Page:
Smarsh notes parallels between Brown v Board of Education in 1954 and this case today, one of which was that the plaintiffs in both cases were pastors of churches. She writes:

It was a good legal strategy that a longtime Christian clergyman became the namesake for Gannon v Kansas (the lawsuit seeking funding equity), a lawsuit bent on increasing funding for a secular institution. Similarly, in Brown v Board some 60 years ago, Topeka dad Oliver Brown took the title spot for being a respected pastor. The two cases contain plenty more parallels, and if there was a poor people’s movement to match the civil rights movement of the mid-20th century today, people would be marching in the streets – not to desegregate schools but to keep them open.

Unfortunately for those of us who want to see a strong and vibrant public education system, the poor people whose children are being shortchanged cannot see how the system is working against them and taking tax revenues to either promote religion or increase profits. The war against the poor is subtler than racism but every bit as pernicious… and seemingly as intractable.

Inclusive Capitalism and Public Schools

January 22, 2015 Leave a comment

Thomas Edsall’s op ed column today, “Can Capitalists Save Capitalism“, describes “inclusive capitalism”, an emerging economic theory Democrats are purportedly embracing in response to their defeat in the mid-terms. The basic premise of this economic theory is the same as Henry Ford espoused when he decided to pay his employees a large enough wage for them to buy his product: the Model T Ford. After reading the article, I left the following comment:

President Obama and all elected officials who advocate “inclusive capitalism” have the opportunity to put it into place by treating public employees differently than employees are being treated in the private sector. If the Democrats want to embrace inclusive capitalism they could do so by denouncing the de-regulation and privatization of public schools, which “broadly undermines the wages and working conditions” of those working in schools. The replacement of career-minded unionized employees with at-will teaching staff and contracted services in lieu of ancillary staff results in more job insecurity, lower wages, and, consequently, a hollowing of the middle class. The privatizers of public education”…function much less effectively as providers of large-scale opportunity” because “…their dominant focus has been on maximization of share prices and the compensation of their top employees.” Privatization of public services is a rejection of inclusive capitalism and an embrace of the winner-take-all mentality that the “winners” want to see kept in place.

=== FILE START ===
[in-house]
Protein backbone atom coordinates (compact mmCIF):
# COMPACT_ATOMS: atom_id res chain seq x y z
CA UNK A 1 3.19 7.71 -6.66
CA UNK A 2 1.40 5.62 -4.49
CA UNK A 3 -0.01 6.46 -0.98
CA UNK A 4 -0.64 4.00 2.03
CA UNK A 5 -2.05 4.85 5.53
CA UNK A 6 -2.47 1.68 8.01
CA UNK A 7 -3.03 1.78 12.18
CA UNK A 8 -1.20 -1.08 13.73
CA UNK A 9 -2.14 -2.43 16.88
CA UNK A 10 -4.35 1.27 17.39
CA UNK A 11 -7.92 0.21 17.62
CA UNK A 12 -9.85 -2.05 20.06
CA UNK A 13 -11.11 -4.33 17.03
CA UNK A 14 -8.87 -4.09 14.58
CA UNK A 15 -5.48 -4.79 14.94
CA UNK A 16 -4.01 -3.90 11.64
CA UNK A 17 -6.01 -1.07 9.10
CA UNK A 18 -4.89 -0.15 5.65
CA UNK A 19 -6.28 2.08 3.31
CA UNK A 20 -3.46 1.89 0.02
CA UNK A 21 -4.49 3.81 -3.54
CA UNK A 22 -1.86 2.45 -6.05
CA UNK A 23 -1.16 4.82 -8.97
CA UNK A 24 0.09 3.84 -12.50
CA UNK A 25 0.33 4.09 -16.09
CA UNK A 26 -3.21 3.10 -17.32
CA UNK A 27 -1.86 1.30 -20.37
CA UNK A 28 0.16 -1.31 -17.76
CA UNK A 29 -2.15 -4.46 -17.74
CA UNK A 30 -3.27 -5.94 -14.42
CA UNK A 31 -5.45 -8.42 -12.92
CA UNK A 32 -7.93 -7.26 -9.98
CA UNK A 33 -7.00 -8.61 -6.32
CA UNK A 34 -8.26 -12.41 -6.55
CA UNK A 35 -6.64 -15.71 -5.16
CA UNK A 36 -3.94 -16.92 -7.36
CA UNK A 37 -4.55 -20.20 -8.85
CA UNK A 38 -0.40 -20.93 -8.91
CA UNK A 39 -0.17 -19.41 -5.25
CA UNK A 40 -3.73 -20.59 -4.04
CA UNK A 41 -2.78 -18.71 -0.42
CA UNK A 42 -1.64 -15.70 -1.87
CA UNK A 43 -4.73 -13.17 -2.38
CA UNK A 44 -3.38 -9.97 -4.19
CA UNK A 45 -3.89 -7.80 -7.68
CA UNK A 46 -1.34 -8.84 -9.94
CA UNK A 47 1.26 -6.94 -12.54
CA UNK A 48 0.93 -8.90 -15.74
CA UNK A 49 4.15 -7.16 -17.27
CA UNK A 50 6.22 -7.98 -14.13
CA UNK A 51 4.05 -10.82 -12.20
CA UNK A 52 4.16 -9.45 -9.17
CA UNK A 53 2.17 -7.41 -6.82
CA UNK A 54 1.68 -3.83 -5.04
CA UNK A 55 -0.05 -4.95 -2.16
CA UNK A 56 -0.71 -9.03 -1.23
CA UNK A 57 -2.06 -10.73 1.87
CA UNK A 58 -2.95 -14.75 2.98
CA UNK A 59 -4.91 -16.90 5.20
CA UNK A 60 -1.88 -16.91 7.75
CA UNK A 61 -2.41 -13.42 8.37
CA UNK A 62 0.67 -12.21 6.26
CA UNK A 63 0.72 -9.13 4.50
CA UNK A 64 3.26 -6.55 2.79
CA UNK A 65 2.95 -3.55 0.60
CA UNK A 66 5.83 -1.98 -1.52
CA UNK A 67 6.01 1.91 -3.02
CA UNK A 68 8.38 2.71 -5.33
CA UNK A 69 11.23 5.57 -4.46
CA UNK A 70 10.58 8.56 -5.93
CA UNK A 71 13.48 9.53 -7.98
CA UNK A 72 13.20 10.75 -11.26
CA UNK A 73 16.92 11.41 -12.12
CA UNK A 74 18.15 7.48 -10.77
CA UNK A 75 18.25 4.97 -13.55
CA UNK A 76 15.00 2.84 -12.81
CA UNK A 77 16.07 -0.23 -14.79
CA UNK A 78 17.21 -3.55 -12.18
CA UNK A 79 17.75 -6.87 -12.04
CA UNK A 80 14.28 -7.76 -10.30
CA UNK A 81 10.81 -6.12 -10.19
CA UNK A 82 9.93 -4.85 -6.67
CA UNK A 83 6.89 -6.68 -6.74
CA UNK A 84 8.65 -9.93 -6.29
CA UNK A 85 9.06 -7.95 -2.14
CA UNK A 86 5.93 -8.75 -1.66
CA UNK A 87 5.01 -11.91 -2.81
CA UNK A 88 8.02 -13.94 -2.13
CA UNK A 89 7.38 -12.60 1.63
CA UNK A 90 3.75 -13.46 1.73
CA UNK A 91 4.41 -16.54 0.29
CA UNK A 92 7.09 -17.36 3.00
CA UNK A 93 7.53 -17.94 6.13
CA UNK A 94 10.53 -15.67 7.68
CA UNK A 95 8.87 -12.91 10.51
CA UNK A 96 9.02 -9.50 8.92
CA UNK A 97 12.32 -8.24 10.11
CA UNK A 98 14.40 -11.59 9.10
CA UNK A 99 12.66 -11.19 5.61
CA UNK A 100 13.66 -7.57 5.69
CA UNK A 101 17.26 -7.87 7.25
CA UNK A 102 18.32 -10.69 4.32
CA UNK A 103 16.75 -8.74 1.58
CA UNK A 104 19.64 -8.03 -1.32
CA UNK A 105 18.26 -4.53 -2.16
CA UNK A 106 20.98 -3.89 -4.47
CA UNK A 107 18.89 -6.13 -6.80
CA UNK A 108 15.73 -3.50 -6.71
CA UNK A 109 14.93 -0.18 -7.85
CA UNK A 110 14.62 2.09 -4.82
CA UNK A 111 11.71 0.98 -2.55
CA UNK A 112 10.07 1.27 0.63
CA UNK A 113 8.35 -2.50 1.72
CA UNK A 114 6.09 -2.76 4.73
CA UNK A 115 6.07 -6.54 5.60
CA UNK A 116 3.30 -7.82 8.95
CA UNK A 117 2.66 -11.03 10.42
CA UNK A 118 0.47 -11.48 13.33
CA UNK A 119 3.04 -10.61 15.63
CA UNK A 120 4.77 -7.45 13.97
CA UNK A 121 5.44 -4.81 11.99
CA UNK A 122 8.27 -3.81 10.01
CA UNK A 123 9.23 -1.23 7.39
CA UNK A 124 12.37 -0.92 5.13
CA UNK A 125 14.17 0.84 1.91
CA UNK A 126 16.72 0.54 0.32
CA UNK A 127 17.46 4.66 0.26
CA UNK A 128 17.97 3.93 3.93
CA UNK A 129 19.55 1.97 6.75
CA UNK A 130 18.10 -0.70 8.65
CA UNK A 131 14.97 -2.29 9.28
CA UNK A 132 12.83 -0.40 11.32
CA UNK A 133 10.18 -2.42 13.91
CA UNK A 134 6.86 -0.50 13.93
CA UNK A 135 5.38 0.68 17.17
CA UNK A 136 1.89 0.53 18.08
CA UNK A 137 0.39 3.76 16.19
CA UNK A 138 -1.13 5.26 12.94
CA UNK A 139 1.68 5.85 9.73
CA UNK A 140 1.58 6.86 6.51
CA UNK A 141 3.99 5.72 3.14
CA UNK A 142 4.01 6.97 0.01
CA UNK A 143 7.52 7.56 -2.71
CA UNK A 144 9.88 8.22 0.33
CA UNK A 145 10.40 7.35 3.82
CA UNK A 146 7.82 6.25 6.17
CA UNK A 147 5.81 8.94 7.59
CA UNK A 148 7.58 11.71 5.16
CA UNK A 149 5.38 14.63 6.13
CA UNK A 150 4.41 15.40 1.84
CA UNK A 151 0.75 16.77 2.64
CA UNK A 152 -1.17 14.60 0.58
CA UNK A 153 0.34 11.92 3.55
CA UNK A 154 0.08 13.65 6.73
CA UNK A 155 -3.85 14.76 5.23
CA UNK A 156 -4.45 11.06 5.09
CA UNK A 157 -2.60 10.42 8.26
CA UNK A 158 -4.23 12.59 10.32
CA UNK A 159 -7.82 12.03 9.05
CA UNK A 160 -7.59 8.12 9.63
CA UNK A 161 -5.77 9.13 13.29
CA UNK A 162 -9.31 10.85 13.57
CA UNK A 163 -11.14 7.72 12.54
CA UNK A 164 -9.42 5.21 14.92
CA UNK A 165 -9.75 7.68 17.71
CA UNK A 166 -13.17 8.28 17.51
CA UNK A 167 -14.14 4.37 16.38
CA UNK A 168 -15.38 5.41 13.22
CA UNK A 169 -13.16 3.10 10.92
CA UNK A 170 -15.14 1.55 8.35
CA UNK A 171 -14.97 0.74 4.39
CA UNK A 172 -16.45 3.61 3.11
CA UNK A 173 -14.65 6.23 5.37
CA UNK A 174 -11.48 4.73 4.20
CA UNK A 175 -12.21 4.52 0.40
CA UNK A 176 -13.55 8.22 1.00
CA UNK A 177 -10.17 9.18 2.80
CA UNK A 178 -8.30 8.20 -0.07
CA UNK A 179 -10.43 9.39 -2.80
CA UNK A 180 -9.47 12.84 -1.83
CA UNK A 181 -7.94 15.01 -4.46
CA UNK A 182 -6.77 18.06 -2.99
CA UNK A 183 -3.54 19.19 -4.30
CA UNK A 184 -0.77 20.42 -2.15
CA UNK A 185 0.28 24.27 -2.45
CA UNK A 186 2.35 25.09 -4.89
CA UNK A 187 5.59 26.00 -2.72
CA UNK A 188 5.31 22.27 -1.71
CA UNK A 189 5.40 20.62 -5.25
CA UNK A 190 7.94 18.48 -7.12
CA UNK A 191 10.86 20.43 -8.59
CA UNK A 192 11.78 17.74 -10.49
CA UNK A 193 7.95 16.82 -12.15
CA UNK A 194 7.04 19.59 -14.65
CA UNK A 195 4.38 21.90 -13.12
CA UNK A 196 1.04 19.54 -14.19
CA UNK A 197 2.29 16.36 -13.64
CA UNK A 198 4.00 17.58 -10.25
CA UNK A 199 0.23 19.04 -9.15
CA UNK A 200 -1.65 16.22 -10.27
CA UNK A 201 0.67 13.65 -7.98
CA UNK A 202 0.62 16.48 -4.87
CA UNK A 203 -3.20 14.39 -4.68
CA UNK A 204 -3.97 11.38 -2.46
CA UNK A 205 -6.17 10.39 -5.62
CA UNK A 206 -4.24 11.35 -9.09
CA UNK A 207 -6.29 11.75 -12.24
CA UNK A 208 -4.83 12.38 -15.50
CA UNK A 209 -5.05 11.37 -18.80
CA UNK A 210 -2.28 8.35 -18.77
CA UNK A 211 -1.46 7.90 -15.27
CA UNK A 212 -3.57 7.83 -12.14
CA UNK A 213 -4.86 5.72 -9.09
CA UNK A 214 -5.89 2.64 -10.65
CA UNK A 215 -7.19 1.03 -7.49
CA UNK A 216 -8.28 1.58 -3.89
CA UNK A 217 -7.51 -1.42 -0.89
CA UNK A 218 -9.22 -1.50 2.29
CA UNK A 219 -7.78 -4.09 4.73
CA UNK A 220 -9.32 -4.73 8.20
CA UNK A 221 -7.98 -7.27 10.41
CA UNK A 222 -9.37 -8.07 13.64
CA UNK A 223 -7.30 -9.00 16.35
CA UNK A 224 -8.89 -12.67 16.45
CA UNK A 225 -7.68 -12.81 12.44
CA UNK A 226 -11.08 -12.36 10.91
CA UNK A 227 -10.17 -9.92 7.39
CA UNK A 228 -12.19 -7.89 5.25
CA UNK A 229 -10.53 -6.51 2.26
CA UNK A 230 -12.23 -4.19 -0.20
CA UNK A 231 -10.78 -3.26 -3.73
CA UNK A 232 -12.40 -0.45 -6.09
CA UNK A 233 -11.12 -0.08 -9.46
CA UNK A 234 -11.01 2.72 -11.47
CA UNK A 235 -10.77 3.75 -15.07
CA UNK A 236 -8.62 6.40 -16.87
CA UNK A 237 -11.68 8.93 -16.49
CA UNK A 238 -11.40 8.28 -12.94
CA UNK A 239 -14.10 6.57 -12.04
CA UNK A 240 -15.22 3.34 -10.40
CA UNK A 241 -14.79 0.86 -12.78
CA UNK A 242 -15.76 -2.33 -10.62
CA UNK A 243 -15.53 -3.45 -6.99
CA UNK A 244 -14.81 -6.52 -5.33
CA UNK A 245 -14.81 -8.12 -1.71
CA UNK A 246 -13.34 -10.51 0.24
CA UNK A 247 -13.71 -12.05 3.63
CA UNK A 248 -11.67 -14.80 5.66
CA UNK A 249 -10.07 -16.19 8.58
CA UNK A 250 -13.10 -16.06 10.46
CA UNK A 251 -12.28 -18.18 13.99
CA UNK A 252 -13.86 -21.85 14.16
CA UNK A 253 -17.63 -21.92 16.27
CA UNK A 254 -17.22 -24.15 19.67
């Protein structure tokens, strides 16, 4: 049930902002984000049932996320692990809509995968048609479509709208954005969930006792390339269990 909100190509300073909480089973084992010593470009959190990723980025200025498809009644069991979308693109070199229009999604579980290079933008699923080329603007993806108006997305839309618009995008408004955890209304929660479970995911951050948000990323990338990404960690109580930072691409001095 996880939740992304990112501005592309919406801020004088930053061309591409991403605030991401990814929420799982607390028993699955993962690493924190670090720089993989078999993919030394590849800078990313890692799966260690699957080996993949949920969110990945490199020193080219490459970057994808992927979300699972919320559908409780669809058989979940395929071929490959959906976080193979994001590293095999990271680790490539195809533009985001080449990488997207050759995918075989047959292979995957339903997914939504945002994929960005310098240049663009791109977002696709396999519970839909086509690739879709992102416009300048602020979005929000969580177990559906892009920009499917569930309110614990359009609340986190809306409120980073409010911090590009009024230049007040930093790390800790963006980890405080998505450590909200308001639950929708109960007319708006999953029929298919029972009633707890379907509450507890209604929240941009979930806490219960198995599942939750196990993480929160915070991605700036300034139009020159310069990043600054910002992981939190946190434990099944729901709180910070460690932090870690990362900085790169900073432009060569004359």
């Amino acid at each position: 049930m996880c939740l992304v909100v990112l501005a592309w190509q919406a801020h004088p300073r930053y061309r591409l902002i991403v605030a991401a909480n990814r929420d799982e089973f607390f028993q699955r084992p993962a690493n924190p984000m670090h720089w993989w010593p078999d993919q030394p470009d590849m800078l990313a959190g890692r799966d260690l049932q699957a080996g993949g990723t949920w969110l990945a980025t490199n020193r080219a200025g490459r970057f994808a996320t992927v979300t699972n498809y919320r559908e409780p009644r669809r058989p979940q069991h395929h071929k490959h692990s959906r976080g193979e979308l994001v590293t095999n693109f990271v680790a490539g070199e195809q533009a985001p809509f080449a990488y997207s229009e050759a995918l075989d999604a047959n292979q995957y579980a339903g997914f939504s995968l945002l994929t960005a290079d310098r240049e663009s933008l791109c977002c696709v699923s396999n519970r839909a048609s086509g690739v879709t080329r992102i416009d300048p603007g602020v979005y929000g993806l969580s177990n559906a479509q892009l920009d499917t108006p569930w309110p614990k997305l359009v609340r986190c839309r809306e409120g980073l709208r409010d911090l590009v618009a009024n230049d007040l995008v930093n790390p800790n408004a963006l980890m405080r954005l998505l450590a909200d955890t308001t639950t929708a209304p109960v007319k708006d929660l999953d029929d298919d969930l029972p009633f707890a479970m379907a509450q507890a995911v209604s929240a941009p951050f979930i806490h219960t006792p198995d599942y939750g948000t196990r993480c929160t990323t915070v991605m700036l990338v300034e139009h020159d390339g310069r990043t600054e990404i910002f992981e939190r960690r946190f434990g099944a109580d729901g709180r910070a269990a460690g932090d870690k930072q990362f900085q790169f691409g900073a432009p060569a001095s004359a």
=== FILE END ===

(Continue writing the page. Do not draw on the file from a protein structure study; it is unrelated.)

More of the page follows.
The “reformers” want to run schools like a business… but the way businesses operate is to limit the number of wages, hours, and/or number of employees… and that, in turn, hollows out the number of employees who earn middle class wages. Maybe instead of schools running like businesses, businesses might want to run like schools.

Spending Priorities Askew

January 20, 2015 Leave a comment

The title of David Brooks’ column in today’s NYTimes got my attention: “Support Our Students”. Unfortunately, Brooks was writing about the wrong set of students. Instead of writing about the  support children raised in poverty require Brooks used his column to criticize President Obama’s proposal to provide free community college to all students. From my perspective both Brooks and the president miss the mark, as my comment indicates:

You could solve a lot of these problems by investing more in public schools. Providing “living expenses” for community college students while cutting SNAP makes no sense. Providing funds for more counselors at the community college while retaining unacceptably high student-to-counselor ratios at high schools makes no sense. Providing funds for remedial education in community college while spending billions on bubble tests makes no sense. Providing child care costs for community college students while cutting back on “welfare” for parents of school-aged children makes no sense. What DOES make sense is providing more money to “strengthen the structures” around Pre-K through grade 12. Unfortunately the people who would benefit most from this spending– the children in those grade levels– are not eligible to vote. Even more unfortunate is the fact that their parents are not major campaign contributors so their voices are not heard.